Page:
First, props to Larry King for jumping in and moderating, RT for broadcasting and all the journalists who participated. It’s important to have people lend their weight to this. And I post this so that everyone who says “we just need a third party” knows there are third, fourth, fifth and more parties.
My Rant on People who think third Parties:
When people, especially pundits but also fellow voters I talk to, angrily or urgently say there’s a need (not just room, but a need) for a third party, they mean not these third parties…they mean third parties that agree with them almost fully and will win the election. They want it shrink wrapped and delivered to their doorstep. The little secret: people undecided in the middle or folks who say both sides do it and they are all the same still like to vote for winners, they don’t like to get fed up and get organized and strike out on their own. They just like to get fed up and make some noise. See the “Tea Party”, Astro-turf yes, but a movement that pulled in a bunch of angry right wing voters and was summarily relegated to a Republican Caucus and Occupy Wall Street reduced to a public nuisance because it had to be all things to all liberal causes. You know why there aren’t third parties?
The founders of our country and legislators in states made organizing a party hard and sustaining a party hard on purpose. It’s a small “c” conservative endeavor. You don’t marry the first person that catches your fancy, we don’t marry our political system to the first person that gets fed up with their party and says: we need something else. Look, Gary Johnson, for instance, ran as a Republican. It was good for him to be a Republican until he realized that he was an outlier in his own party due to the fact that he hails from a more libertarian Republican electorate in New Mexico. Ron Paul fancies himself an independent, but runs as Republican for congress so he can “surprise” actually be a part of the government he feels is so awful. Kind of odd for a guy to run around and say: I hate my job, have another fine profession he can practice (Paul is a doctor) and not leave the job you supposedly hate (hint: I bet Ron Paul likes the power).
It takes time, dedication and yes herculean efforts. This is so in any given year Tea Baggers (led by folks who sound like ex-Birchers with the temperament of an anti-integration rally) and Occupy Wall Street Squatters (led by folks who sound more like ex-WTO/G8 protesters and vaccine deniers) couldn’t just walk up say: we’ve got signatures and some angry people with us and be enfranchised for decades and cause irreparable damage without trying too hard. To liberals who think this doesn’t make sense, I would ask do you think it’d be easier for Palin, Bachmann and Allen West to get together and find like minded folks (e.g. Todd Akins legitimate rape blessings from god politicians and maybe a Ron Paul thrown in) for a modern Palinite party or would it be easier for Jill Stein, Nader and the like to make a nationally viable Green Party? Being better, I think a national Green Party would be fine, but I really think that the Palinite/Paulite party would coalesce and ascend to popularity first. If you think Stein and Nader, answer me this: why is it Palin, Bachmann and Allen West seem to get elected more. Either way, the need for a third party isn’t in the middle, it’s on the edges.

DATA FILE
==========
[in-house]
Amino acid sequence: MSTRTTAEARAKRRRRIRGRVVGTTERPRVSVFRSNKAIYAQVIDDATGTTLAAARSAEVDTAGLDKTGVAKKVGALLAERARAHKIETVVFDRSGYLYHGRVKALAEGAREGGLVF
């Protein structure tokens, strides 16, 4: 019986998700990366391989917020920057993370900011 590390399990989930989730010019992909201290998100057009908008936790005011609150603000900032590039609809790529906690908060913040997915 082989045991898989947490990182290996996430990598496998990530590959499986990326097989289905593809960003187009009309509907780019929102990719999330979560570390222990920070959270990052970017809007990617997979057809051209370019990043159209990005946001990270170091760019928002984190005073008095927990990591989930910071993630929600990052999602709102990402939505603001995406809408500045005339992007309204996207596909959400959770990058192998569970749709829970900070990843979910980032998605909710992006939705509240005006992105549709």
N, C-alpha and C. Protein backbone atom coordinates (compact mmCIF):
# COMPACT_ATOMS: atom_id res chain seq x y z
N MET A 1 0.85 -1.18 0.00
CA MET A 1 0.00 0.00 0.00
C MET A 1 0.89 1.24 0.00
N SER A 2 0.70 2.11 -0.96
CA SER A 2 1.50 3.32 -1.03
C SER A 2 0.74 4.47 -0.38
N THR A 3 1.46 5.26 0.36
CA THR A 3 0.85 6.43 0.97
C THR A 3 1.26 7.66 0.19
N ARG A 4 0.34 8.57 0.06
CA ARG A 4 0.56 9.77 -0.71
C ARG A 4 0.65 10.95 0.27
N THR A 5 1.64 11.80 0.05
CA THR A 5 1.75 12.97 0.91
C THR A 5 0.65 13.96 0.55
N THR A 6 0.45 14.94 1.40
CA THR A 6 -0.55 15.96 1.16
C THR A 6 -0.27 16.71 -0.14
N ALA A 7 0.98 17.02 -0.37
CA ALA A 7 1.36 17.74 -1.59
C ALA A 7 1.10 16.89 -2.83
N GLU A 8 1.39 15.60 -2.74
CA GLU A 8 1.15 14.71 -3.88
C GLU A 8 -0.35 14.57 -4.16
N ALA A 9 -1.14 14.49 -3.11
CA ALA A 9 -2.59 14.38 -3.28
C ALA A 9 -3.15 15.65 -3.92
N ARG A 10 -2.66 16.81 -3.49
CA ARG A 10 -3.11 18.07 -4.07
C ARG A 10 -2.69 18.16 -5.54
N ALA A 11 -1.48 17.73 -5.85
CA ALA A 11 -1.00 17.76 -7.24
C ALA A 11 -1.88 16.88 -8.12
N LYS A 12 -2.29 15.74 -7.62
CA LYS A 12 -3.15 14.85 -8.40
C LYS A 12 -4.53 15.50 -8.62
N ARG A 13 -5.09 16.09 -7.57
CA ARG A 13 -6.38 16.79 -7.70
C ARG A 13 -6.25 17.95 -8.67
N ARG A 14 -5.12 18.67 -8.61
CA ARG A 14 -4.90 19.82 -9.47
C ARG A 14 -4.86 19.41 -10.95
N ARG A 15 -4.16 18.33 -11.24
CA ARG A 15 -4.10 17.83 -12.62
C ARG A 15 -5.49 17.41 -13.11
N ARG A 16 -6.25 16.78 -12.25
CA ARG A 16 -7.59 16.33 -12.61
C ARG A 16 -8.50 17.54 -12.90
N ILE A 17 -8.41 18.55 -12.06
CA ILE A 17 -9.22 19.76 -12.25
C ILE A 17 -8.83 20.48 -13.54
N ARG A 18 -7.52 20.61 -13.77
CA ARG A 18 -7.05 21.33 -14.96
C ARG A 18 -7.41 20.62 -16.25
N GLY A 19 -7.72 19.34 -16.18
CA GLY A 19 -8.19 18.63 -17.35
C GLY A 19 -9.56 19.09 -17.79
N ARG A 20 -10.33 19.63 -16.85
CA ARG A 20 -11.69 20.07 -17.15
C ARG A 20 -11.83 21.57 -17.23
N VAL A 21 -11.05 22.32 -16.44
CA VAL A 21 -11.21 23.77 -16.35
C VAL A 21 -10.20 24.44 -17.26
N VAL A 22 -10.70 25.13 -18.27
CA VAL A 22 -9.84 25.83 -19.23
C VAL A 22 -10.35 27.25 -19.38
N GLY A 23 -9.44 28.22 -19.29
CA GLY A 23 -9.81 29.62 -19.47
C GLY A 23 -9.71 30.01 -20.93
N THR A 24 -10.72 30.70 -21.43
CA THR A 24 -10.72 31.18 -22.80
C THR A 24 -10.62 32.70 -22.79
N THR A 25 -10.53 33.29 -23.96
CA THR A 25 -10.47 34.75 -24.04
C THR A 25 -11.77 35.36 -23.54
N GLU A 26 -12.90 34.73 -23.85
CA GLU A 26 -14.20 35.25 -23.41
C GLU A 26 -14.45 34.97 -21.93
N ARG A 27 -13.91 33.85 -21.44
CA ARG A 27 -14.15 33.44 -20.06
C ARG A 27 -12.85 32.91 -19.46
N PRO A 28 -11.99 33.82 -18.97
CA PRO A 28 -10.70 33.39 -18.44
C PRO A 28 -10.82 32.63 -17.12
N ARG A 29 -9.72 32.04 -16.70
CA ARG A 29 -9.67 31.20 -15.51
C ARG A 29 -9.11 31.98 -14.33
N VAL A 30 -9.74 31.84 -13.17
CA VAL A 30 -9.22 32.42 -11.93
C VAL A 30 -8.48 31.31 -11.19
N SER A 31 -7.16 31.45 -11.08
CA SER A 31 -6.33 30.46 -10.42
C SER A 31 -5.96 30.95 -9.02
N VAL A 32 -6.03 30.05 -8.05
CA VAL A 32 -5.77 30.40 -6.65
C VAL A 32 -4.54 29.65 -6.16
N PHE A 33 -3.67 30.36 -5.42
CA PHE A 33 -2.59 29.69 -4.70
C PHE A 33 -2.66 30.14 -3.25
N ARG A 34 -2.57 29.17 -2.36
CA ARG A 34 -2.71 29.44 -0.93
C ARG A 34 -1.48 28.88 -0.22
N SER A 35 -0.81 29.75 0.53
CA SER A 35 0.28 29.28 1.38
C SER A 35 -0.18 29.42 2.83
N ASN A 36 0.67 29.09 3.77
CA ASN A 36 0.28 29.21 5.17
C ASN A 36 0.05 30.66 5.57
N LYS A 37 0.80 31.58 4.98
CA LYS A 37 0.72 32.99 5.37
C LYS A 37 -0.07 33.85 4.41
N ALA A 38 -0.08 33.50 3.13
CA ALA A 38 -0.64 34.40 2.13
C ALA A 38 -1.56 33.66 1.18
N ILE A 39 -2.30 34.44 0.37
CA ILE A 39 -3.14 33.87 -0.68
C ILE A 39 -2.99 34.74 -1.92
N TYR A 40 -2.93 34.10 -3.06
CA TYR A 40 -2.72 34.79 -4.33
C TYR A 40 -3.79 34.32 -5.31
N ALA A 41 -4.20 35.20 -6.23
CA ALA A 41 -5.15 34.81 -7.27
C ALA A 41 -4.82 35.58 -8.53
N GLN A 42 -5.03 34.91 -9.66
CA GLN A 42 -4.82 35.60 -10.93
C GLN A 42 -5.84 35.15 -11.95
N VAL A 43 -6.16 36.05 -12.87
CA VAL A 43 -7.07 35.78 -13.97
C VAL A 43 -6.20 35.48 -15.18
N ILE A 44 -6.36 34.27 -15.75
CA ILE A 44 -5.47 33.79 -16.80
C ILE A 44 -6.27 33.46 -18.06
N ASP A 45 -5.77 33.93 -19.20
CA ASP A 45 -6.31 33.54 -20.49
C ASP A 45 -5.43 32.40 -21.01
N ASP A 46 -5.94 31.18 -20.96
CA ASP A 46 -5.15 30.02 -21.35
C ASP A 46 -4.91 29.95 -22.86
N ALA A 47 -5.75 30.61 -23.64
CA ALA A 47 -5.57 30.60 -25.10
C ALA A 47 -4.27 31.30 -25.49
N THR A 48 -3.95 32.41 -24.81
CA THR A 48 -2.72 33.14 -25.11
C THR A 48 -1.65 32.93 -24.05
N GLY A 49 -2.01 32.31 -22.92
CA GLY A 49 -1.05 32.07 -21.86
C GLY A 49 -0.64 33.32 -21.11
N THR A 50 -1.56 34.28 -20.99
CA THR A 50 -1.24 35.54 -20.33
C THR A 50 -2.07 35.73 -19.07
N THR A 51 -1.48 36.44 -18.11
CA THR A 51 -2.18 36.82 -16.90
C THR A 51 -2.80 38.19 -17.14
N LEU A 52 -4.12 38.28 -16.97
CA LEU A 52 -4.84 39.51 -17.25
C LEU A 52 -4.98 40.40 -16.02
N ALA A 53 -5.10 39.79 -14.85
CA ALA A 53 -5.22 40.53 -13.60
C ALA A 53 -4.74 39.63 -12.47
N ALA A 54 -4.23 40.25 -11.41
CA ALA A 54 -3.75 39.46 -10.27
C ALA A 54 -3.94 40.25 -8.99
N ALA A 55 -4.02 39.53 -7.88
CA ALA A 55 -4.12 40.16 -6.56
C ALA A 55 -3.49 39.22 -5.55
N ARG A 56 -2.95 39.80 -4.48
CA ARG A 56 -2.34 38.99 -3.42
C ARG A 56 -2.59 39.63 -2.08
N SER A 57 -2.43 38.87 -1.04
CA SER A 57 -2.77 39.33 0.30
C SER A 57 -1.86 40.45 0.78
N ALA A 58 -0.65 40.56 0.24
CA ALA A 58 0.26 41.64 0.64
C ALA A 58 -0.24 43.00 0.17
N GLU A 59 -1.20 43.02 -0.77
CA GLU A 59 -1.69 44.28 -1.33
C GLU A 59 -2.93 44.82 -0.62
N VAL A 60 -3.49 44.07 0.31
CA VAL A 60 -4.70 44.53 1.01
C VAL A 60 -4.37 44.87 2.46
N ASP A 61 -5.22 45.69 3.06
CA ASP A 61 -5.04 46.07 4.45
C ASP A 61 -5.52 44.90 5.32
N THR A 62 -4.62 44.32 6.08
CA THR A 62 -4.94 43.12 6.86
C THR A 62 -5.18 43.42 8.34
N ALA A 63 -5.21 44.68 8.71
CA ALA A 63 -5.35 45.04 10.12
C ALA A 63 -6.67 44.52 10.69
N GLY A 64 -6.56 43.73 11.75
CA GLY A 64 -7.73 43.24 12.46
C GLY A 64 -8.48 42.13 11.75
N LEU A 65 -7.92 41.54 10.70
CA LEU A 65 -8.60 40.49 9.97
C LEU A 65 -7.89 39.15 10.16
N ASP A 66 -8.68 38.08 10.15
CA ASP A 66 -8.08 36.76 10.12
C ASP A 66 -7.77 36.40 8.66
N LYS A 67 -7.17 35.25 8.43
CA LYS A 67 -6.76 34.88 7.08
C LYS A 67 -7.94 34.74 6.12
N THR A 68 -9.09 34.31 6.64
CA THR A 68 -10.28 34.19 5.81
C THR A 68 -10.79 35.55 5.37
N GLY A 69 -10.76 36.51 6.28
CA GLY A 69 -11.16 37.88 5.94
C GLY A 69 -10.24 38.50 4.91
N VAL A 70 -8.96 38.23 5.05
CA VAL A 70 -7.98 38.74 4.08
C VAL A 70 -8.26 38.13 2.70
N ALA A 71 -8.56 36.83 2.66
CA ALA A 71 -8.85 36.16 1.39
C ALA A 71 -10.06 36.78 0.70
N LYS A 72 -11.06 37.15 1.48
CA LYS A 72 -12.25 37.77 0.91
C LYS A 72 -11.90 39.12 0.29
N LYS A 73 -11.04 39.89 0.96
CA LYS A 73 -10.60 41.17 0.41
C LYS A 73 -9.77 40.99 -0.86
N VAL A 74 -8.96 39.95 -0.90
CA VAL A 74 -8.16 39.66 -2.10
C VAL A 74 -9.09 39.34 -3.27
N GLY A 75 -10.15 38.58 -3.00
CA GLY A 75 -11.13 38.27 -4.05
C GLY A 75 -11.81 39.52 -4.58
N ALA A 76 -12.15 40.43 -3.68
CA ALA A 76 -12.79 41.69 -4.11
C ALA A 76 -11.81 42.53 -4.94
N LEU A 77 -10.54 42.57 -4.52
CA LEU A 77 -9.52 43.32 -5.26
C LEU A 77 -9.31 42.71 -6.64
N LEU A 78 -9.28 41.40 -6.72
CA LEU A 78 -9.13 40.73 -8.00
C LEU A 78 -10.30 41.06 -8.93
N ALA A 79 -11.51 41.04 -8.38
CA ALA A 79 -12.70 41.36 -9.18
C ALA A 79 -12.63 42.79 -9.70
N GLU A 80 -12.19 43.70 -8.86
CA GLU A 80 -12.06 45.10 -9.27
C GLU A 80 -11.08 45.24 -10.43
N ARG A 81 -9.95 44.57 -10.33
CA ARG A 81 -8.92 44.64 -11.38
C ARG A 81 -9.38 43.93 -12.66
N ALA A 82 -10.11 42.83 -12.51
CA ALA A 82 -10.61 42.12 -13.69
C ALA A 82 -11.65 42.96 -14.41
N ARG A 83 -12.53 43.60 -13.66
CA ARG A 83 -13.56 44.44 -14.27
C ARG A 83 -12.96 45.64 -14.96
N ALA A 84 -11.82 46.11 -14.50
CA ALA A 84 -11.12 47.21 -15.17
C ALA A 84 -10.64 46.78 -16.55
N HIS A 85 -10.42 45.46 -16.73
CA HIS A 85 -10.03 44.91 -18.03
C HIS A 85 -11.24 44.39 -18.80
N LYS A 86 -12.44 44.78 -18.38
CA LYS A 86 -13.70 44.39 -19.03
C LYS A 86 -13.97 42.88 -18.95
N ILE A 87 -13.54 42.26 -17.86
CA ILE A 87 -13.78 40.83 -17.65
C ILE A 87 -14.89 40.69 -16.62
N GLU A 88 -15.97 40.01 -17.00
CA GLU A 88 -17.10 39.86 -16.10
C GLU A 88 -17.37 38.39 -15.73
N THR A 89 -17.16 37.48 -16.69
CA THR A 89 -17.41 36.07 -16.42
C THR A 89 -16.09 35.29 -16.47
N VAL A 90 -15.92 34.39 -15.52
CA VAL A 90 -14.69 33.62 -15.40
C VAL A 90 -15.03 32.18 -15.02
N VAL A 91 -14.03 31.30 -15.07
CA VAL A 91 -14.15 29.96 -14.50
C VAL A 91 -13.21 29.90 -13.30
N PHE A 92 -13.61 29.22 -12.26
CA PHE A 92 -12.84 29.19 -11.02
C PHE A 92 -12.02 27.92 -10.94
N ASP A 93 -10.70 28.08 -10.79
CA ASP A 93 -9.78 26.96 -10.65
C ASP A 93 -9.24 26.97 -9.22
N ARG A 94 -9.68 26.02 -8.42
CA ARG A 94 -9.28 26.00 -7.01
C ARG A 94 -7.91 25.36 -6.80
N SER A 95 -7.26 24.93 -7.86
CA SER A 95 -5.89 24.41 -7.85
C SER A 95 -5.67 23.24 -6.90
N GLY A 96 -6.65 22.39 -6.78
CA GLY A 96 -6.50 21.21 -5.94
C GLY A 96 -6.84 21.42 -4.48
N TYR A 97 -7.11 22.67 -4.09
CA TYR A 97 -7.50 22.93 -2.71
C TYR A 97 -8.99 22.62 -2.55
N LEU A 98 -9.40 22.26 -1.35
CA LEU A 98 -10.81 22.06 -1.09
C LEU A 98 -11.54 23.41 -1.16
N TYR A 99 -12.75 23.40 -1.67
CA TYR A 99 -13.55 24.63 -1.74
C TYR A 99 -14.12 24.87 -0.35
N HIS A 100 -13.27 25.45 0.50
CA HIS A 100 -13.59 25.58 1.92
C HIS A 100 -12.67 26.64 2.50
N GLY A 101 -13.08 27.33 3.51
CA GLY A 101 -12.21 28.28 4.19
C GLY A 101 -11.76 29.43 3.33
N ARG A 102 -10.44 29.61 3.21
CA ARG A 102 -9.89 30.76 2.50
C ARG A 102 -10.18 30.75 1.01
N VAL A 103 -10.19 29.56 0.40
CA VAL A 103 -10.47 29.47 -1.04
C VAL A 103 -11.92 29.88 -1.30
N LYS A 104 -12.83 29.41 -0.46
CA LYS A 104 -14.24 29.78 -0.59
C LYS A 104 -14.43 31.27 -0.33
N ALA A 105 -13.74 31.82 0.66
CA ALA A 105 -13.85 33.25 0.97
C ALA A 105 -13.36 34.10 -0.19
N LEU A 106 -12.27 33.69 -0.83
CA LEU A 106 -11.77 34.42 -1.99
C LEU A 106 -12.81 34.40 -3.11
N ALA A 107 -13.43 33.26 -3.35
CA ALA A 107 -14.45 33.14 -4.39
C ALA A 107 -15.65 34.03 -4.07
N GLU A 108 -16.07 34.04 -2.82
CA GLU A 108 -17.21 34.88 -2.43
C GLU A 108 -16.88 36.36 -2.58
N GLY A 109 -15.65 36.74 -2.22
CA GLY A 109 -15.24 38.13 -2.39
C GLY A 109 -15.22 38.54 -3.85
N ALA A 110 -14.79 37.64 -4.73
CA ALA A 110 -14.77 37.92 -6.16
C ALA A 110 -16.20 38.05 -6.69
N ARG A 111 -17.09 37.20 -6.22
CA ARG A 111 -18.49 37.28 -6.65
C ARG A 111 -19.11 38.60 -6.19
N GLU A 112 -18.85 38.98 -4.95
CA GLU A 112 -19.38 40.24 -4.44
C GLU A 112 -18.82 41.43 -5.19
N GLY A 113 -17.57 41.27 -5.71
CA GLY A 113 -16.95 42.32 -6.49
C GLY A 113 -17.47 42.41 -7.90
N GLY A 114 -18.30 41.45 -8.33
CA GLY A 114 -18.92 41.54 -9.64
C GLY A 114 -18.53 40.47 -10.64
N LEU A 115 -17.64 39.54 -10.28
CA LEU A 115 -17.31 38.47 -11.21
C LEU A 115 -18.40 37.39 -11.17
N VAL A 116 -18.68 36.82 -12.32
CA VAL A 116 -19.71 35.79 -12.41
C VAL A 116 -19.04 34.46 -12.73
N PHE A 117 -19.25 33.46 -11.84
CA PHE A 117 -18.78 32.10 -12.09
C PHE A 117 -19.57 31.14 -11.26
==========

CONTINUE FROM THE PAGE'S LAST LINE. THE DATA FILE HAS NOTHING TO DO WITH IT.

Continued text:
Want to start a party? Good. Dedicate yourself, convince others to dedicate themselves to organizing your party, then keep showing up, keep proving, keep reproving your worth to the American public and then you have to repeatedly convince voters to put you on the ballots for a series of elections until you get the benefit of the doubt. That’s intentional. Not just because of “corporate interests” because of the interest of survival of the country. The great thing about our democracy, as you seek higher levels of power over more people, it becomes harder to ascend to and assert that power. Self Government must be preserved by the elected, the appointed and the electorate. Part of system of self preservation is our increasingly stringent access to higher tiers of our multiparty system. You shouldn’t be in a national debate if you can’t get on the ballot in 50 states and none of these parties have been able to do it. We don’t need to make ballot access easier. We need to make access seekers harder. Want a third party? Posse up and get to it. But it won’t be easy.